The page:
It would be difficult to find an all-in-one USB mic with better performance or specs at this price.
For those with budgets not much larger than the $60 required to snag the Tiki, Blue's Snowball mic has been the choice of podcasters for quite some time now. The $99 offering also includes a tabletop stand and can be paired with an iPad, provided you also buy Apple's $29 Camera Connection Kit that allows USB connection though the slate's dock / charger port. If your goal is having the option of mobile podcasting / tracking using the third-generation iPad, you can do said recording here for about twice as much.
If you're not in too big of a hurry, Blue's Spark Digital was announced back at CES. This particular model will feature the same dual compatibility as the Apogee MiC (iOS and USB) and will include a desktop stand right out of the box. It'll also carry the same price, as far as we know -- the $200 figure was included in the original announcement. Here's the kicker: there's no word on exactly when the Spark Digital will hit shelves, so there's also no indication as to how long you'll have to hold out.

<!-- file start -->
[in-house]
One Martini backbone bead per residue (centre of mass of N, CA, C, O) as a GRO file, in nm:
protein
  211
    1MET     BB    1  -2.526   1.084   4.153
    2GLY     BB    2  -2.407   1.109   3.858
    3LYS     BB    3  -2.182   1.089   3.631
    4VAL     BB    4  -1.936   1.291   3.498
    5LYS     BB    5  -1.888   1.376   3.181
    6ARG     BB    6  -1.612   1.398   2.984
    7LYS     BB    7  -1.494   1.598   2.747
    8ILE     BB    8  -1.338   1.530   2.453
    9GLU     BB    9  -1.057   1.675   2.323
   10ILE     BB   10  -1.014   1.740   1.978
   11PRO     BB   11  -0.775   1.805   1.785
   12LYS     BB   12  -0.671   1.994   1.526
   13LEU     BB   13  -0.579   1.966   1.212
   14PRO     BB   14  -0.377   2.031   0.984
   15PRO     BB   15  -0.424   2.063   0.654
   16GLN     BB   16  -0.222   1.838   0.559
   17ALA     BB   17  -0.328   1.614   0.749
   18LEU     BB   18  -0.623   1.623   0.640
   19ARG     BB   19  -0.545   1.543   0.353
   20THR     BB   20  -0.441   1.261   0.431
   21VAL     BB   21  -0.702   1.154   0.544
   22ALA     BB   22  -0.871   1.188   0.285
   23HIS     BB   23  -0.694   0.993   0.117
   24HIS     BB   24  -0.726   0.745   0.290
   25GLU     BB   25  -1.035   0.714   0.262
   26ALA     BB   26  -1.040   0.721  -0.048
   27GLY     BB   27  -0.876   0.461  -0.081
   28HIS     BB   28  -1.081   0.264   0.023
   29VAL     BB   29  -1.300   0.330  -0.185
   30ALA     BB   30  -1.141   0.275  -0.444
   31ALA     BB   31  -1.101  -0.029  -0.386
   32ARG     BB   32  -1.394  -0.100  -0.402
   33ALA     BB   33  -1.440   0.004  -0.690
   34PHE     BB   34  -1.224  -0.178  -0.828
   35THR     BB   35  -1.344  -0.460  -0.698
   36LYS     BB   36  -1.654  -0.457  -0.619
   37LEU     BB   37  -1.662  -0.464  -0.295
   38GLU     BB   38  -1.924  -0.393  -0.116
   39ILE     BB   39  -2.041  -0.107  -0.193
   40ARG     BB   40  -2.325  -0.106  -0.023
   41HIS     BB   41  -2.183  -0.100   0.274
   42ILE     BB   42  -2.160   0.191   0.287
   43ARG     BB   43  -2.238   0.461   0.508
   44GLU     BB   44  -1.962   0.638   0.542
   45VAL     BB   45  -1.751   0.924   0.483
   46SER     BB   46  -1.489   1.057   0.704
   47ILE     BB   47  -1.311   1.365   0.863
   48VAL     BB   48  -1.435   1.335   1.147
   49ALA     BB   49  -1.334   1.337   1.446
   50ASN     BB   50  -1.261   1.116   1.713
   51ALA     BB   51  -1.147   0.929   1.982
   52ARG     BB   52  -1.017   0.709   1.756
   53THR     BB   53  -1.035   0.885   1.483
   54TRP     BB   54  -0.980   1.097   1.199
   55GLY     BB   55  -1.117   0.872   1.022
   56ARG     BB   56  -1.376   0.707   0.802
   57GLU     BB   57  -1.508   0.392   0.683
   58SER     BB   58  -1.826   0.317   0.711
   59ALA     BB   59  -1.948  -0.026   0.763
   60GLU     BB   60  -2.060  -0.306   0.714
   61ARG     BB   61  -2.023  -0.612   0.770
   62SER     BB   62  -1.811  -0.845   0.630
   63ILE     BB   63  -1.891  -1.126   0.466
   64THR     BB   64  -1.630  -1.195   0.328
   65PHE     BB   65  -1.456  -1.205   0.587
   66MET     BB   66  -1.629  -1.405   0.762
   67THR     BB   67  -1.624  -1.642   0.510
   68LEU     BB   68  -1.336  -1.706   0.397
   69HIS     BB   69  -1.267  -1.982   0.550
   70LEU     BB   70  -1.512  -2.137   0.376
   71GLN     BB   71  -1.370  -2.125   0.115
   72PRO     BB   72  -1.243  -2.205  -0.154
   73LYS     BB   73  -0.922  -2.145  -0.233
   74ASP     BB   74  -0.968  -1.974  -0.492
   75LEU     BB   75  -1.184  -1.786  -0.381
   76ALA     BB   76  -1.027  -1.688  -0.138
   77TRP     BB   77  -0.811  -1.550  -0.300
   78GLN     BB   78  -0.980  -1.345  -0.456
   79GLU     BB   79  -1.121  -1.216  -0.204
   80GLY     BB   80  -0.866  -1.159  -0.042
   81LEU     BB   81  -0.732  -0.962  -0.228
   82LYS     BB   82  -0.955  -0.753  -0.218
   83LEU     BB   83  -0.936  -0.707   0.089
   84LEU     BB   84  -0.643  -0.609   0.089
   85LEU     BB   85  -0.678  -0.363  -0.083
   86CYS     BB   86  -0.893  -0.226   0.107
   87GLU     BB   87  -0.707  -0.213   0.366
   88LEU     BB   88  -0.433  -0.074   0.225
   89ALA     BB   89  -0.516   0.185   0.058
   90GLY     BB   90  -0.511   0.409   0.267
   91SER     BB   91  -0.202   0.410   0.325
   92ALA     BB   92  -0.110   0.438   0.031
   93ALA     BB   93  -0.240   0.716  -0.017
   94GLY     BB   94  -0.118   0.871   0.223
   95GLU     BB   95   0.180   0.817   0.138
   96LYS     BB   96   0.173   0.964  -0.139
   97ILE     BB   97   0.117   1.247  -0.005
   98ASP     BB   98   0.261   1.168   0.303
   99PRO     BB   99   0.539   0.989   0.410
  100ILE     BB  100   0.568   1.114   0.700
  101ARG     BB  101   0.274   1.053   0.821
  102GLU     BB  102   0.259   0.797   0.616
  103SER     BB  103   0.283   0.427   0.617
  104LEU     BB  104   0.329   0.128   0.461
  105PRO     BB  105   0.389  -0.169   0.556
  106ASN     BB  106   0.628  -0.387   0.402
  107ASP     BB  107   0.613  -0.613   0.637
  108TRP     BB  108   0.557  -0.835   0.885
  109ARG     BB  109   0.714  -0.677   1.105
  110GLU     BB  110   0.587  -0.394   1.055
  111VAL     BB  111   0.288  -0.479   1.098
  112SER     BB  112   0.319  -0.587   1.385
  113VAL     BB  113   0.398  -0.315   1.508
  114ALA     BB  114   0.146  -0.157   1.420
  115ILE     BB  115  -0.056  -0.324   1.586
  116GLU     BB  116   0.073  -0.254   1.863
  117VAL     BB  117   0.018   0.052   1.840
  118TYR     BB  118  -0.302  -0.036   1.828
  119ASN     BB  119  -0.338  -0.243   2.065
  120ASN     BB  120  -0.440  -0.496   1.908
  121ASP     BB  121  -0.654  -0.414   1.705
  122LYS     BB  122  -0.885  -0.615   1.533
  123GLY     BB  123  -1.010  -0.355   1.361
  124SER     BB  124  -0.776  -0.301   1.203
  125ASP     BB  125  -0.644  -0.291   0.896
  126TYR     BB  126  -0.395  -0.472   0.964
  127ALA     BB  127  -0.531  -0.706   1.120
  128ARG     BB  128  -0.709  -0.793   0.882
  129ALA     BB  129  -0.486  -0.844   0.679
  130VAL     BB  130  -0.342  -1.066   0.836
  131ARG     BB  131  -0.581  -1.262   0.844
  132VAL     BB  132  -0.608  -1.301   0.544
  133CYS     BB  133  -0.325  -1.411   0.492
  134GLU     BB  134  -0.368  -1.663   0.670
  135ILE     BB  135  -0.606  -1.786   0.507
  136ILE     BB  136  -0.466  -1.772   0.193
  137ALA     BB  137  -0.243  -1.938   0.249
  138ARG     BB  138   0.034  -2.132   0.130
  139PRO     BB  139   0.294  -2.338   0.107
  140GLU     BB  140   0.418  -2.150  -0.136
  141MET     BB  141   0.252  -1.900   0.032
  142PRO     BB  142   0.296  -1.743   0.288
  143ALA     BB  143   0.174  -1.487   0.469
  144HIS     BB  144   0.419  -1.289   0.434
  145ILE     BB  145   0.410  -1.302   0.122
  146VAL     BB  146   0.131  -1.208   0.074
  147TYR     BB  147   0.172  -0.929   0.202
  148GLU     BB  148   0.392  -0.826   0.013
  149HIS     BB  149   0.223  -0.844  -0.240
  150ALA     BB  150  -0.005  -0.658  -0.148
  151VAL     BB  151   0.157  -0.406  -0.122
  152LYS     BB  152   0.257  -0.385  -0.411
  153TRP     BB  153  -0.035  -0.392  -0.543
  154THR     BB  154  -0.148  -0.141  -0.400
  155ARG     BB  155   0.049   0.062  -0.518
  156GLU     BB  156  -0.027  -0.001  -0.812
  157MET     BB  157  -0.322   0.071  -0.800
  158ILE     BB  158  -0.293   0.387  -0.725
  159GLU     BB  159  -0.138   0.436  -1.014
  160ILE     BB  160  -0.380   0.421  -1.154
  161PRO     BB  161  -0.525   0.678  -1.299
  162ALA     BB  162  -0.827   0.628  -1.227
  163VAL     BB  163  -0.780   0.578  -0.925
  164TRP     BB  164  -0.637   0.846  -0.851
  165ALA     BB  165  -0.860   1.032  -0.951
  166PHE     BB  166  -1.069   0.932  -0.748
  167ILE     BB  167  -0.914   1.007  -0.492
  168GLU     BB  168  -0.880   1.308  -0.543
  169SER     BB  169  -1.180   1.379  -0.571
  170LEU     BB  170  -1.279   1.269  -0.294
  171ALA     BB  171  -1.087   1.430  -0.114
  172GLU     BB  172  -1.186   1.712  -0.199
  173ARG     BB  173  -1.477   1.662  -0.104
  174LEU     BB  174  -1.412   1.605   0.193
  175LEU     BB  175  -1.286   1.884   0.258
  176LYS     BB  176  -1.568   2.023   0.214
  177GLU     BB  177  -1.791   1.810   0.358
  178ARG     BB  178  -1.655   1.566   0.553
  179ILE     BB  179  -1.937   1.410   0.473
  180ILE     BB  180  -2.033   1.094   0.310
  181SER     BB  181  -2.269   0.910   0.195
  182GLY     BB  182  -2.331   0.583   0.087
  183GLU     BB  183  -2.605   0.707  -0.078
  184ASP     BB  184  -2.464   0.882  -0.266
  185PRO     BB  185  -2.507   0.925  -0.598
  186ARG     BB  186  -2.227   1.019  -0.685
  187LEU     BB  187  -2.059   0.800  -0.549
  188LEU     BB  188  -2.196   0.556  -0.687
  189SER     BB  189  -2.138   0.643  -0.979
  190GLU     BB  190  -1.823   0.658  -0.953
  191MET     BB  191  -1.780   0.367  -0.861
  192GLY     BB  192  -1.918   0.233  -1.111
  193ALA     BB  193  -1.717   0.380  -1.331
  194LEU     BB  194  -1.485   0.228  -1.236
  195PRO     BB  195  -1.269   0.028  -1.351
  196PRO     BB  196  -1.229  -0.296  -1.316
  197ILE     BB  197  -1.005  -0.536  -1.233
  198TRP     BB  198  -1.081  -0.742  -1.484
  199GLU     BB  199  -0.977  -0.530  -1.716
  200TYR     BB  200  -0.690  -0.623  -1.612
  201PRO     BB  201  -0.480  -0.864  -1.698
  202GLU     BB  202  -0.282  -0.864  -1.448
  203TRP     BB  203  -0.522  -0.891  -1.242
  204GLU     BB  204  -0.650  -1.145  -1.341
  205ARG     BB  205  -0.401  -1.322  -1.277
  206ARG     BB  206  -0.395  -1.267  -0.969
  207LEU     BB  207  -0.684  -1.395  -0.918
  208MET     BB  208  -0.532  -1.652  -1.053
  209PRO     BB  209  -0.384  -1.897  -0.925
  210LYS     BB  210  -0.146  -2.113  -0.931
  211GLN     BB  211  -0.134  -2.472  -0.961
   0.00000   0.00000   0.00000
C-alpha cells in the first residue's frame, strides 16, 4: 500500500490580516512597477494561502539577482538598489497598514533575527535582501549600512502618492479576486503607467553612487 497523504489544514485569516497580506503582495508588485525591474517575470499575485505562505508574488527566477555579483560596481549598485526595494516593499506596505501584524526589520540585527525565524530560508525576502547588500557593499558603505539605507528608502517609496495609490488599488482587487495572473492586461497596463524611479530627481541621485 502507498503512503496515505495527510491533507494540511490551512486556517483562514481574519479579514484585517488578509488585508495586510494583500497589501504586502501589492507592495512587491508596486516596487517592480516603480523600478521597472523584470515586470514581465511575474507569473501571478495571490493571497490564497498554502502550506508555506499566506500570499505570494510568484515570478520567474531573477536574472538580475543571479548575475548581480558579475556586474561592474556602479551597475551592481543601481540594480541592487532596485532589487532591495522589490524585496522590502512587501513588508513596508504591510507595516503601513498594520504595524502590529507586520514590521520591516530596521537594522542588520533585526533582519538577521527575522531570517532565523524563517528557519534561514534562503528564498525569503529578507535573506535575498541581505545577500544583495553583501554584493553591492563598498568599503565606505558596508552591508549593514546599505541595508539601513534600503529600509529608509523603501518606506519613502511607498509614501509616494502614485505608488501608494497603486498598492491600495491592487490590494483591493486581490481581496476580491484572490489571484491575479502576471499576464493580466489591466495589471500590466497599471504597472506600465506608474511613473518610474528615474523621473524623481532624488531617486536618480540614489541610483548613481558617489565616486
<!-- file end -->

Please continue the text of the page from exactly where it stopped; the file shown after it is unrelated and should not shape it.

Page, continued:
All in all, we were pleasantly surprised by the Tiki's performance. Going in, we expected this miniature USB microphone to perform well below the likes of the Apogee MiC -- a competitor that costs more than twice as much with a longer list of specs. As pleased as we are, though, we'd like the kit even more if the Intelligent Mute mode were a bit smarter and if it had a physical mute button. Other than the range and those slight muting issues, the Tiki works as advertised, handling Skype chats and acoustic instrument recording with aplomb. If you're looking to do a bit of informal tracking or video chatting while on the road, this mic will serve you well while fitting nicely in a pocket of your rucksack. However, if you want to eventually turn those tracks into something a little more polished, you'll want to shell out more coin on a higher-end piece of kit.
Thanks to Nick Wiley for providing the guitar licks used in the audio samples for this review.